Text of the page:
Realism and Allegory in the Early Fiction of Mao Tun
Mao Tun was indisputably one of the best novelists of twentieth-century China. Perhaps because his struggle to establish himself took place during the most volatile years of the Revolution, his best work has an elemental force that is rare in Chinese fiction, politically committed or otherwise. Yu-shih Chen has provided the first full-length scholarly interpretation of Mao Tun's greatest work. Her approach is broad, taking into consideration social, political, and biographical influences. She gives us detailed and brilliantly original analyses of Disillusionment, Vacillation, and Pursuit, the three novels which together form the great trilogy published under the title Eclipse. The picture that emerges in the analysis of this and subsequent work is of a great writer struggling to reconcile the conflict between idealism and realism, between the dream of the revolutionaries and the far from ideal results. Mao Tun ultimately stood with the Revolution in China. He was a committed revolutionary but he was also—perhaps first of all—a great writer. This indispensable book introduces his major work to English-speaking readers.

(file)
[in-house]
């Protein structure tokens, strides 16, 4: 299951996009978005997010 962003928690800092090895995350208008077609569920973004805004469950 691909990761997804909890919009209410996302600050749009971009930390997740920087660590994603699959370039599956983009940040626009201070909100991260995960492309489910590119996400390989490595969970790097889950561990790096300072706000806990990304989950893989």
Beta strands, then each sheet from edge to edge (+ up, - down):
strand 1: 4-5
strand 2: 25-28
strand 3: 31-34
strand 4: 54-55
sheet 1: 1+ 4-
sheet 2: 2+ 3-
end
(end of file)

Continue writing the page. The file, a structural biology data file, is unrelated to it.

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- publisherIndiana University Press
- publisher placeBloomington, Indiana USA
- rightsCopyright © Trustees of Indiana University
- rights holderIndiana University Press
- rights territoryWorld